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Optimal Training Design for Progress & How to Avoid Overtraining

In order to make progress in our strength training, we want to have a program that is designed to make us stronger or help our muscles grow. However, on the other side, we want to avoid overtraining and be able to recover properly. In this article, you will learn the training principles you need to know and how to recover appropriately from your workouts.

For In-depth knowledge for your new & fit self:


training

The Principle of Supercompensation

The principle of supercompensation refers to a training method, or rather a result of the training performed. 


"Super" stands for "above" and "compensation" for "balance".

In short, the aim of training is to achieve compensation of the organism, so that it is "better" or more adapted to a stimulus than before training. 


This improvement can affect:

  • muscle strength

  • muscle hypertrophy (growth)

  • muscle endurance

  • the cardiovascular system

  • as well as the autonomic and central nervous systems


Through the right training load and the right duration of rest, the body achieves a state of "overcompensation" – an overadaptation. Our body adapts to the stress, becomes more resilient, and improves its function and composition.


Visualization of the Supercompensation Process
Visualization of the Supercompensation Process

"You can achieve supercompensation only if the training is done with enough intensity and rest periods are managed properly."

Now, let's discuss how you can utilize the principle of supercompensation in your training to get the most out of your workouts.


Training and Recovery

After each training session and every exercise we perform, there are fatigue processes happening in our body. 


These include:

  • slower reflexes

  • reduced performance

  • loss of motivation

  • poorer coordination


On a physiological level, this can be recognized by:

  • muscle acidification due to higher lactate levels

  • the accumulation of metabolic by-products

  • depleted energy reserves


During training, our muscles become weaker and less efficient due to exertion. We cannot train for hours on end because our muscles would resist.


However, after some time, our fatigued muscles regenerate after a workout, and ideally, their structure and strength improve, making us more capable in the next training session to perform more repetitions, more sets, lift heavier weights or have a better form.


If this is the case, then supercompensation has occurred. The performance of your muscles has increased above your baseline level after a training session and subsequent recovery phase.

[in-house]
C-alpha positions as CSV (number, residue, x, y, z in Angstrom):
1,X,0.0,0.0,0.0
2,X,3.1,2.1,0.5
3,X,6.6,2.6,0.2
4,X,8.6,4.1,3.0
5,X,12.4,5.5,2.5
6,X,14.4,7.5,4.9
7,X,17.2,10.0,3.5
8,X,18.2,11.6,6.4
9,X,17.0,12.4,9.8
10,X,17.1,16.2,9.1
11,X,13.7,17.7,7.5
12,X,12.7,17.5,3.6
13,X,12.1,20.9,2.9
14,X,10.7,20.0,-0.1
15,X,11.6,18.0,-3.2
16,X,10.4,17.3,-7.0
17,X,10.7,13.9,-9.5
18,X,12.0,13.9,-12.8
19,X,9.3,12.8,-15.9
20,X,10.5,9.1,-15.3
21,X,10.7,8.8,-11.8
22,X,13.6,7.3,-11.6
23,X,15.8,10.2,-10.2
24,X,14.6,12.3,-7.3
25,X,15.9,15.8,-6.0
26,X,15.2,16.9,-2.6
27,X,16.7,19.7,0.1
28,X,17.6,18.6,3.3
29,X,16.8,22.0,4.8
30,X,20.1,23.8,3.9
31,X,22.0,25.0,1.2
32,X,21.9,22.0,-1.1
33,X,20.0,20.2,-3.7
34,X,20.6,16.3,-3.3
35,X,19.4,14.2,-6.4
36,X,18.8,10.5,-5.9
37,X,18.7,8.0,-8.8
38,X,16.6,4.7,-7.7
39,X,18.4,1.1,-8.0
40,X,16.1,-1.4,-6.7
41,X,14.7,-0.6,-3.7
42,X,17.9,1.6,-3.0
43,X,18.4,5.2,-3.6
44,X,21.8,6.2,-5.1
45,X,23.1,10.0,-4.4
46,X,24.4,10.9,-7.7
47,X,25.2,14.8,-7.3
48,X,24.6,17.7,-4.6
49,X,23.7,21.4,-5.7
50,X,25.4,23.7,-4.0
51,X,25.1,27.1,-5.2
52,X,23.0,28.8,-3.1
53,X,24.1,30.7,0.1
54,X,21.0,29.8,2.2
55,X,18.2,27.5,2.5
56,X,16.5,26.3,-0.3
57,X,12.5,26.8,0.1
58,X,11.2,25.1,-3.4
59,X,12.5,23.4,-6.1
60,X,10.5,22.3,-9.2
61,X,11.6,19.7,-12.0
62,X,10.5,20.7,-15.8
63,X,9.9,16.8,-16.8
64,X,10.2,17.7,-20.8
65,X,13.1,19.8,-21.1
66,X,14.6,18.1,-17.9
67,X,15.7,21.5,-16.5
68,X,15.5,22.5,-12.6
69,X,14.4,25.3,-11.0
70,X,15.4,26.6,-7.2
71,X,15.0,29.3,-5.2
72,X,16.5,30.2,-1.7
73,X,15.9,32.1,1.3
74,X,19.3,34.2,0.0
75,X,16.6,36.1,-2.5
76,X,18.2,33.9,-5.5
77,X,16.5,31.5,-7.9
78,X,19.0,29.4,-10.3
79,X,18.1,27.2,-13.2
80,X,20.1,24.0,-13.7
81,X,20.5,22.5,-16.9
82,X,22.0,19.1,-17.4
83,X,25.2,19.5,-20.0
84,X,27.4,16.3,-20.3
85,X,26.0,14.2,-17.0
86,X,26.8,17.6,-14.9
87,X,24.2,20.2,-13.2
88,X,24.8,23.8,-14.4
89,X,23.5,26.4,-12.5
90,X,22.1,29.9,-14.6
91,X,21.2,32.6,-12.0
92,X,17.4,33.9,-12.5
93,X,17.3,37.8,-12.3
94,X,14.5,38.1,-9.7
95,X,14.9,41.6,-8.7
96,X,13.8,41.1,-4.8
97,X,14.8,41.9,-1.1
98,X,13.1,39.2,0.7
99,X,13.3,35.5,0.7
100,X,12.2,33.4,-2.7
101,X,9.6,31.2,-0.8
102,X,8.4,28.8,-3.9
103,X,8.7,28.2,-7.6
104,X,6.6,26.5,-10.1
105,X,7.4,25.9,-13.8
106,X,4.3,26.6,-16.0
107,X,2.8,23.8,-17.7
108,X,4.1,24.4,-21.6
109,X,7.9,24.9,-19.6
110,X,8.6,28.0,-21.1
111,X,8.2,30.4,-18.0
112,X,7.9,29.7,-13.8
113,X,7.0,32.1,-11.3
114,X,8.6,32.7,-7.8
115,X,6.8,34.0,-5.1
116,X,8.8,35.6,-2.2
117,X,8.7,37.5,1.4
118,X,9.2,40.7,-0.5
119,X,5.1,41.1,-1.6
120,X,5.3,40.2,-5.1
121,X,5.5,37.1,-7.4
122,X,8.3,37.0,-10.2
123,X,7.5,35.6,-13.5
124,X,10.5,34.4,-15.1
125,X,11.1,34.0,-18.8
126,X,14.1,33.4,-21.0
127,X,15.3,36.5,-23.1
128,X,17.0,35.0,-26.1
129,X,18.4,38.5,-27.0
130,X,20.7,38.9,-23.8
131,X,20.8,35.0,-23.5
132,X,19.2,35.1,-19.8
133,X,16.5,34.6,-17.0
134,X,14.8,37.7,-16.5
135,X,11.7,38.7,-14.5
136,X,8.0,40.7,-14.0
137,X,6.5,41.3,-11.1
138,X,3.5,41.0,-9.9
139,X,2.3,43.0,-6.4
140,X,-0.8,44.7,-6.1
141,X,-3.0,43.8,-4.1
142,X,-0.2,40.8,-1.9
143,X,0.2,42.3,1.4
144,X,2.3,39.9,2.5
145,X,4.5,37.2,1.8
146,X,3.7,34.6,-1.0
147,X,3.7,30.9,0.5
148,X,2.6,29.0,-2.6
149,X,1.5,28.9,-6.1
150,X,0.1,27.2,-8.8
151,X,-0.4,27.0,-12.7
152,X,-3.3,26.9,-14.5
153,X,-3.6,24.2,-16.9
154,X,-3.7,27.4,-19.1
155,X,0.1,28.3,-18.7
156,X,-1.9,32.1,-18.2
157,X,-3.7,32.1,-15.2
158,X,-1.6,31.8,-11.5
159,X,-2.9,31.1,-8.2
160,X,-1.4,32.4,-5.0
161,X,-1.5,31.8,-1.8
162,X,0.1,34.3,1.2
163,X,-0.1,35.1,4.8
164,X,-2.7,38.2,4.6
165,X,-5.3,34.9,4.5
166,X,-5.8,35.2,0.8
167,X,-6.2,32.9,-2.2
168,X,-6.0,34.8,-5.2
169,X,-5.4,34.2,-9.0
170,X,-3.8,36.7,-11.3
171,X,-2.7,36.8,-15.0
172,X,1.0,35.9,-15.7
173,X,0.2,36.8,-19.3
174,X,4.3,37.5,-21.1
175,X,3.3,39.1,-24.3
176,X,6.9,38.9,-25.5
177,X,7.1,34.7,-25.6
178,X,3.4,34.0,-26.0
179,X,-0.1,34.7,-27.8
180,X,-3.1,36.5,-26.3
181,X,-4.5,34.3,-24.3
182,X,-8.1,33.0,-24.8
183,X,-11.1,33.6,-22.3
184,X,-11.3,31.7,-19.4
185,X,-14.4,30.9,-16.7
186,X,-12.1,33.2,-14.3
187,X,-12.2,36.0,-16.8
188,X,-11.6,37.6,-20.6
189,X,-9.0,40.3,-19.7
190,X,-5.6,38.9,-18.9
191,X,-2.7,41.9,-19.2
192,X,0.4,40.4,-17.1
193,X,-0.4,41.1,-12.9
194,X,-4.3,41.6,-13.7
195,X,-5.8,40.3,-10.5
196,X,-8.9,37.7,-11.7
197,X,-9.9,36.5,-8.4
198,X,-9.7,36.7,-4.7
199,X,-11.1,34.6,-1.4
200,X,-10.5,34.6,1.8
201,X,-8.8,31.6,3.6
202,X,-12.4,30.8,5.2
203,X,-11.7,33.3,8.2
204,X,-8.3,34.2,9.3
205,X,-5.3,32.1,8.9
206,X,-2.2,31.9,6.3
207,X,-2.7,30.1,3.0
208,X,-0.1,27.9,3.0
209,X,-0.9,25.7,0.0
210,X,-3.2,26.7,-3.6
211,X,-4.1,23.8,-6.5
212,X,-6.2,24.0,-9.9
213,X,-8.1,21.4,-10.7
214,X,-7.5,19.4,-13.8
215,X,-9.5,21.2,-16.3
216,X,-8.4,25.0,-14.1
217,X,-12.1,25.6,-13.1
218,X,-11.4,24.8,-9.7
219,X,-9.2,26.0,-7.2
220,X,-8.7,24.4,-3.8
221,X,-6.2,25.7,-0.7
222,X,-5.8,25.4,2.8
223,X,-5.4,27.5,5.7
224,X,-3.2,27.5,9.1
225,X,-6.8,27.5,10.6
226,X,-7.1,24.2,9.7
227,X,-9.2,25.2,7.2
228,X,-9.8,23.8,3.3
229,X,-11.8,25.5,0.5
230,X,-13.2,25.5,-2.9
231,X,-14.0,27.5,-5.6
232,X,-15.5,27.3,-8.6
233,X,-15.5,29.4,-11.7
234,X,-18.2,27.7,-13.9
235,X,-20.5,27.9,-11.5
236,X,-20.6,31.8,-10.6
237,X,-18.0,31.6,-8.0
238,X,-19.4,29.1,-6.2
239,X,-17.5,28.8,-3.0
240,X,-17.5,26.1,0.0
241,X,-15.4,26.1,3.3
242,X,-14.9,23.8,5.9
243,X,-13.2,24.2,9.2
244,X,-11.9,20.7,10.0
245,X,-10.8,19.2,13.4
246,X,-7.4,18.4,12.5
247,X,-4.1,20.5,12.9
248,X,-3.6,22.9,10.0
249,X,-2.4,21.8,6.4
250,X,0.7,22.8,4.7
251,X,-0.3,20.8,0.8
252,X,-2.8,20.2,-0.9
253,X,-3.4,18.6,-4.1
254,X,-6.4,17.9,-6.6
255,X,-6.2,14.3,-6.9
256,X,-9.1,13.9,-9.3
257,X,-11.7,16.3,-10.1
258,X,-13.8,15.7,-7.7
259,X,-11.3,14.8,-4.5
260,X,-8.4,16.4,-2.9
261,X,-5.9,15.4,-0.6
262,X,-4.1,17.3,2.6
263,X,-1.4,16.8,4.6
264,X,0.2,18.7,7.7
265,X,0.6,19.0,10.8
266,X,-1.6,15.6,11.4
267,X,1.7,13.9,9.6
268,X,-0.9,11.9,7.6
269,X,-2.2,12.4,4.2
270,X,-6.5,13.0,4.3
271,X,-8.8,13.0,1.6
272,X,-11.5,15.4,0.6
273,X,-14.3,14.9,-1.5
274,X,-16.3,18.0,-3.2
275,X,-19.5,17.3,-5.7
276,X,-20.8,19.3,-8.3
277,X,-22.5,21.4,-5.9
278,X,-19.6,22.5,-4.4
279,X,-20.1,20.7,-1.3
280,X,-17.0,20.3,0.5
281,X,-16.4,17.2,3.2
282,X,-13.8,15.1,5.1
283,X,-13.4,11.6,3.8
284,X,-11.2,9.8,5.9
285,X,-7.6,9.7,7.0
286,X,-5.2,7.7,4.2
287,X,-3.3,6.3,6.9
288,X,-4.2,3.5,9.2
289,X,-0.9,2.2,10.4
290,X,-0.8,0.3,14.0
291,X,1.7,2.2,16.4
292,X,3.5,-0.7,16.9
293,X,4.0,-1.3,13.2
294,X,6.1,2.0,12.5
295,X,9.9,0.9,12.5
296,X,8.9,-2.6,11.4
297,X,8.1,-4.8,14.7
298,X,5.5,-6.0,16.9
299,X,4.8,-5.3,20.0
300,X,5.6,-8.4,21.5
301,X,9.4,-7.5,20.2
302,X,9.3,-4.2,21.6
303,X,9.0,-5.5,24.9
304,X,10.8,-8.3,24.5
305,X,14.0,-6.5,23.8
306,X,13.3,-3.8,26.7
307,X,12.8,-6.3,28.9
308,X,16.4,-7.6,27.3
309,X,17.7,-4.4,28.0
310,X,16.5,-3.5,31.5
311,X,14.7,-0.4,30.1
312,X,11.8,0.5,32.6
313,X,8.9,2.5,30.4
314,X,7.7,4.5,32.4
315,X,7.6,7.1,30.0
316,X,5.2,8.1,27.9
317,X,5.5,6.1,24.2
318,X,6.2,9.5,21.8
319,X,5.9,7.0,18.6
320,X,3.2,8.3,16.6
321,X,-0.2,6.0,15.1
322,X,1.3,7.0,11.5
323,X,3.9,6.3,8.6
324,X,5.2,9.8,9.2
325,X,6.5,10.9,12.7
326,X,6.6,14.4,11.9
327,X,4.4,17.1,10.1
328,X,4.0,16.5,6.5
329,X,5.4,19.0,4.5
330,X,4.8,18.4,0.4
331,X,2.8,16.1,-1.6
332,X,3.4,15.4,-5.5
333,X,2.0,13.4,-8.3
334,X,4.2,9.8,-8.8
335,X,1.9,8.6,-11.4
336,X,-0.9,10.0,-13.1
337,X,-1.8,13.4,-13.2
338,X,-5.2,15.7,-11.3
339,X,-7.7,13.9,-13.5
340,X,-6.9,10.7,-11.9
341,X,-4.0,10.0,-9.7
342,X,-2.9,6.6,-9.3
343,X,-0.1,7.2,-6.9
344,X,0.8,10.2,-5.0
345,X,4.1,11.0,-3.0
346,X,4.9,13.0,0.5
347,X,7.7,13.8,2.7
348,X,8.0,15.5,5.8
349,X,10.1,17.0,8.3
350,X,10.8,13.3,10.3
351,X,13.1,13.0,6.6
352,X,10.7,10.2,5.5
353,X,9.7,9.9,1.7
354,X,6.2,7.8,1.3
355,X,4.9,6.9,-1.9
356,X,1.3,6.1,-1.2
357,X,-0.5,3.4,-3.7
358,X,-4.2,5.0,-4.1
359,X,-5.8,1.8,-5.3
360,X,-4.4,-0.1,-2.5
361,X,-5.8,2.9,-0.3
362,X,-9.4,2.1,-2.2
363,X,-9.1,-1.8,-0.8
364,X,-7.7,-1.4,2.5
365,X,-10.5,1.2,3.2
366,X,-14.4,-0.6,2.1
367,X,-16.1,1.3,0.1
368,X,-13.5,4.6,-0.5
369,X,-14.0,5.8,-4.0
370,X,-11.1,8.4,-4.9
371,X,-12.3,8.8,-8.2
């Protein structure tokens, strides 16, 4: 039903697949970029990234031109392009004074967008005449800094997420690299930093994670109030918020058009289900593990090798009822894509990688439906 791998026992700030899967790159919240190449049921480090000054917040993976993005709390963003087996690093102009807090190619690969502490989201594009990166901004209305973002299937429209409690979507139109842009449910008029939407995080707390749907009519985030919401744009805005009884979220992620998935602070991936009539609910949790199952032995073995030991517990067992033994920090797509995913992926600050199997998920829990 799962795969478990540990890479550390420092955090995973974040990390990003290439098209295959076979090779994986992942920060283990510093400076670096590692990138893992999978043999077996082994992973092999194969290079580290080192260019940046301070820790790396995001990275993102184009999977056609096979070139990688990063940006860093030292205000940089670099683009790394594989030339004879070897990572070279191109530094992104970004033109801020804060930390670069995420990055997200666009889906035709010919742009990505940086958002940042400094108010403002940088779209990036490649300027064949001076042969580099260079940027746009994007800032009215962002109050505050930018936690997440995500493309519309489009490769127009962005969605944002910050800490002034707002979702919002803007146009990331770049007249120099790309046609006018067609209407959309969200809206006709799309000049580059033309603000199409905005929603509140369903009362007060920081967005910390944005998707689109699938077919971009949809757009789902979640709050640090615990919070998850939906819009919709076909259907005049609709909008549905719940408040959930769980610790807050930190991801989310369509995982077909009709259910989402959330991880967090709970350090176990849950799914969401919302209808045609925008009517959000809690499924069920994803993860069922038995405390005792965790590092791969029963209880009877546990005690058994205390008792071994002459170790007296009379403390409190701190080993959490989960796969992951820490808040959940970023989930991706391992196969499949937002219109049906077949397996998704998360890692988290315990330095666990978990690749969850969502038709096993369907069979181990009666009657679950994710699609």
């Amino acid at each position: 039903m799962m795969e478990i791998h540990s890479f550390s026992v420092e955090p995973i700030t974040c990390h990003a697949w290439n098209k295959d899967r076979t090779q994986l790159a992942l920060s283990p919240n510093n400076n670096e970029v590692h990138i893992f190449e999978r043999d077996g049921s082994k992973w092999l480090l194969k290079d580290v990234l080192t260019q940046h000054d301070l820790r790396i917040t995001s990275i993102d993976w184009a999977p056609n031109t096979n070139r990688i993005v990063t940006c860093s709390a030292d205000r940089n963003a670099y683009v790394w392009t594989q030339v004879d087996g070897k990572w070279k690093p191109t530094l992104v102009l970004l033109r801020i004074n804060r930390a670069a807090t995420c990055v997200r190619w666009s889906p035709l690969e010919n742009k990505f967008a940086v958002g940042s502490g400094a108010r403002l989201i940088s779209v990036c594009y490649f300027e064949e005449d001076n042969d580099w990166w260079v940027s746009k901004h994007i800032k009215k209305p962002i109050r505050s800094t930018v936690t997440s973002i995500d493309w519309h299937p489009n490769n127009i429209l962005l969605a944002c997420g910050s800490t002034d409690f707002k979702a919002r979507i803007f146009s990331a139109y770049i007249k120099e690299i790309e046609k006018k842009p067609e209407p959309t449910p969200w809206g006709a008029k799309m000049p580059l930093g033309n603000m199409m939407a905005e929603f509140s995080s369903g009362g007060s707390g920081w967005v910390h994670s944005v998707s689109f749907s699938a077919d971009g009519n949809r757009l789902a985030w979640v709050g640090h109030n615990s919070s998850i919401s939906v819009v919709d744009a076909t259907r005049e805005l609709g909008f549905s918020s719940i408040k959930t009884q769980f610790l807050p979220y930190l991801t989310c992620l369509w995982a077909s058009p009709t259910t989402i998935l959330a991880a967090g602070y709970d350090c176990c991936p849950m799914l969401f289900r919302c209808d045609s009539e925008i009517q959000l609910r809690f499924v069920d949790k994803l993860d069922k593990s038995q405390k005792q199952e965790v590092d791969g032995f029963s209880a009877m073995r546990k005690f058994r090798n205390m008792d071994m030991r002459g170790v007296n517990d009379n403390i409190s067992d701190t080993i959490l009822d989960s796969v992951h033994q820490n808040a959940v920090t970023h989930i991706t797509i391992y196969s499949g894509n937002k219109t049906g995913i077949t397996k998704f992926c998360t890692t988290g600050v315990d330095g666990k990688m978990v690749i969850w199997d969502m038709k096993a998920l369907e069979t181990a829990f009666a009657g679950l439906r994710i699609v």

Visualization of the Supercompensation Process
Visualization of the Supercompensation Process Over Several Training Sessions


The ultimate goal is to increase performance through proper training load and rest periods. If successful, overcompensation has occurred.


Training must first consider individual components, including individual goals, resilience, disposition, and training status.



Training Design

According to the definition, training is the sum of all measures aimed at increasing physical performance. To actually increase performance, it is important to adjust the training intensity to the individual's training status.


Ideally, before starting training, some form of performance test should be conducted to determine the current state. Only then can the optimal training intensity for starting training be determined. After a few weeks, the first adjustments to the training can be made.

Adjustments should then be made continuously and steadily to avoid a performance plateau.


As a rule of thumb, remember the following:

  • Training should be moderately strenuous

  • Intensity should be gradually increased each time, for example, by using heavier weights or more sets or repetitions

  • Rest periods can be shortened each time but should be adjusted to the training goal (hypertrophy or strength increase)

  • Exercises should be varied

  • Movement speed should vary


training

How does progressive overload look like in practice?

  • You lift a Heavier weight

  • You do more repetitions (e.g., one more repetition per set or one more set)

  • You increase training sessions per week per muscle

  • Better technique for a higher ROM (Range of Motion)

  • Shorter breaks between sets


Best Case: A combination of the mentioned points!


Of course, it is not possible to generalize here, as individual goals and the type of training, such as endurance or strength training, must also be considered. If you are interested in further information and support in training, feel free to book your free call for my tailored 1:1 coaching.


progressive overload conclusion